On July 25, 2021, Pedro Huertas, an American doctor who was attempting to cross from Canada into the United States at the border crossing in Highgate Springs, Vermont, told a border guard that he was bringing with him a stone statue of ‘worth $2,000.
A search of his vehicle revealed nine packets of bubbles of varying sizes, one long and thin, others small, according to a criminal complaint filed in a US court. When border guards asked Huertas what was inside, he and his wife did not answer their questions.
Three of the statues, American authorities later learned, were carved from sperm whale teeth and another from a walrus tusk. The border guards seized them.
CITES, which restricts the sale of products made from protected species, along with other country-specific laws, make it difficult, if not impossible, to leave Canada with products made from whales, walruses and seals, even if they are sculptures made from animals. legally hunted by the Inuit or from bones that have remained on the tundra or on the shore for years.
Huertas wanted the statues back, and a few days later he presented authorities with documents, including official certificates of authenticity, purporting to show that the objects were decades old, a fact that, if true, could have allow him to keep them. and avoid fees.
It was not true. According to U.S. District Court documents, they were drawn up at Huertas’ request by the art gallery where he purchased the sculptures – Images Boréales, a prominent Inuit art gallery in Old Montreal.
Huertas was charged in the United States with knowingly importing parts of an endangered species without the proper permits. The owner and an employee of Images Boréales also face charges here in Canada for allegedly falsifying documents and possessing sperm whale teeth.
The laws that Huertas and Images Boréales are accused of breaking exist to prevent the sale and export of products from endangered species. They are celebrated by some environmental advocates, even if Inuit artists denounce them as too restrictive. Some Inuit art enthusiasts abroad will do anything to acquire pieces made from whale bone and walrus ivory.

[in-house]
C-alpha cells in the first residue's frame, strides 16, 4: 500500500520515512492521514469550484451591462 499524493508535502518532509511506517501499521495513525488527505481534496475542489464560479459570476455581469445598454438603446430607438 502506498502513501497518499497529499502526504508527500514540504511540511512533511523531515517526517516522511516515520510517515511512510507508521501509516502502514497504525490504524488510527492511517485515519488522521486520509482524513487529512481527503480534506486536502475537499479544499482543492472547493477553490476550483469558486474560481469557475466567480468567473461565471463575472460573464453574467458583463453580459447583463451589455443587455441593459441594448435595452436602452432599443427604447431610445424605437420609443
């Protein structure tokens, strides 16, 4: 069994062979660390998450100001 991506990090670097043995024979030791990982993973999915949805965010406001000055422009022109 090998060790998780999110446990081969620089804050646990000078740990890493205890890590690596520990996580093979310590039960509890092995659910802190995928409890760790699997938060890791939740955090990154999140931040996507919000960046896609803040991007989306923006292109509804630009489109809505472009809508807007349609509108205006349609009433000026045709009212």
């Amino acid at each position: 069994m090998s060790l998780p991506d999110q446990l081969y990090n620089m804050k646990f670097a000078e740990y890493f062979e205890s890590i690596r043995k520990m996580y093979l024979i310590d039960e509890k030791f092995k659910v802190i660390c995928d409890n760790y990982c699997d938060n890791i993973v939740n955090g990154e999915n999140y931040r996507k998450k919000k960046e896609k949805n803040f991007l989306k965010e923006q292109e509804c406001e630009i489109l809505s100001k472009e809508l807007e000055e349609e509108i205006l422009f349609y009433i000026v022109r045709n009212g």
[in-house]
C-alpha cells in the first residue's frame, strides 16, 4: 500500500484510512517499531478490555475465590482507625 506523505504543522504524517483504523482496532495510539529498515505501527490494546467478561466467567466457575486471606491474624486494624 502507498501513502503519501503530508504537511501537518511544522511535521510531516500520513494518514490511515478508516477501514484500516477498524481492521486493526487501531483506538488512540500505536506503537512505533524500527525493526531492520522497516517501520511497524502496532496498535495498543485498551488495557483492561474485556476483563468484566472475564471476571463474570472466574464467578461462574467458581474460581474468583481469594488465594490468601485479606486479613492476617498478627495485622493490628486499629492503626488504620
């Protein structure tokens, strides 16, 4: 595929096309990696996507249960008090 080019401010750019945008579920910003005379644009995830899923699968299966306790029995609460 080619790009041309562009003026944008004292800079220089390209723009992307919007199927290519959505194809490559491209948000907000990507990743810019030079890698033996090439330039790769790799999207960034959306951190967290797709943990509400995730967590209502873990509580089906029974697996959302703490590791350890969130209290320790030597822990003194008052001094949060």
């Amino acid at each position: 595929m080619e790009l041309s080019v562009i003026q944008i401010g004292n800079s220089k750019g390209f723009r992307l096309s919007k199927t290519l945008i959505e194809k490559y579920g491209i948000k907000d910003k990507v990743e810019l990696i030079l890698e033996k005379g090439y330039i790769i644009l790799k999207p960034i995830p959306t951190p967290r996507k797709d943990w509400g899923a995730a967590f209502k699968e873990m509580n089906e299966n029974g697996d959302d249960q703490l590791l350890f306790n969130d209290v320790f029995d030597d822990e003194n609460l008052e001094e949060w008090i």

At Images Boréales, on Saint-Paul Street, in the heart of Old Montreal, a busy tourist area, soapstone sculptures sit on glass shelves next to sculptures made of whale bone and walrus ivory.
But selling such items, particularly to Americans and tourists from outside Canada, is complicated.
A necessary inconvenience
Some conservationists say that while many fans of Inuit art may find the import rules onerous or harsh, they are necessary to ensure the animals are not killed for their tusks and bones.
Barry Kent Mackay, director of the Animal Alliance of Canada, said treaties like CITES – the Convention on International Trade in Endangered Species of Wild Fauna and Flora – are needed.
The laws are there to protect animals even if they bother people, “including a sculptor from the Far North, or an art gallery in Montreal or an American who wants a decoration on his coffee table”, because they contribute to ensure that animals are not gratuitously killed for the price of their body parts.
“The higher the demand, the greater the incentive to eliminate these animals,” Kent said. “The only way to guarantee that artisans will have something to carve is to protect the walrus, to prevent its disappearance.”
Working with deliberate precision in his studio in Belleville, Ontario, Inuit hunter and artist Ruben Anton Komangapik uses hand tools to dig a trench into a piece of whale bone.
The enormous mammal died decades ago. Fresh whale bone is saturated with oil and cannot be carved. Artists often work with bones that have remained on a beach for years, exposed to the elements – sometimes for more than a century – victims of whalers who hunted these animals for their oil.
But Komangapik says he will struggle to sell the finished sculpture that emerges from the whale bone because of export restrictions.
“It’s really difficult because as an artist you pretty much live room by room,” he said.
Theresie Tungilik, an Inuit artist and president and spokesperson for CARFAC, a union that represents the interests of Canadian artists, has spoken out against the Marine Mammal Protection Act (MMPA), a U.S. law that restricts the importation of manufactured products from whales, seals. and walruses, among other animals.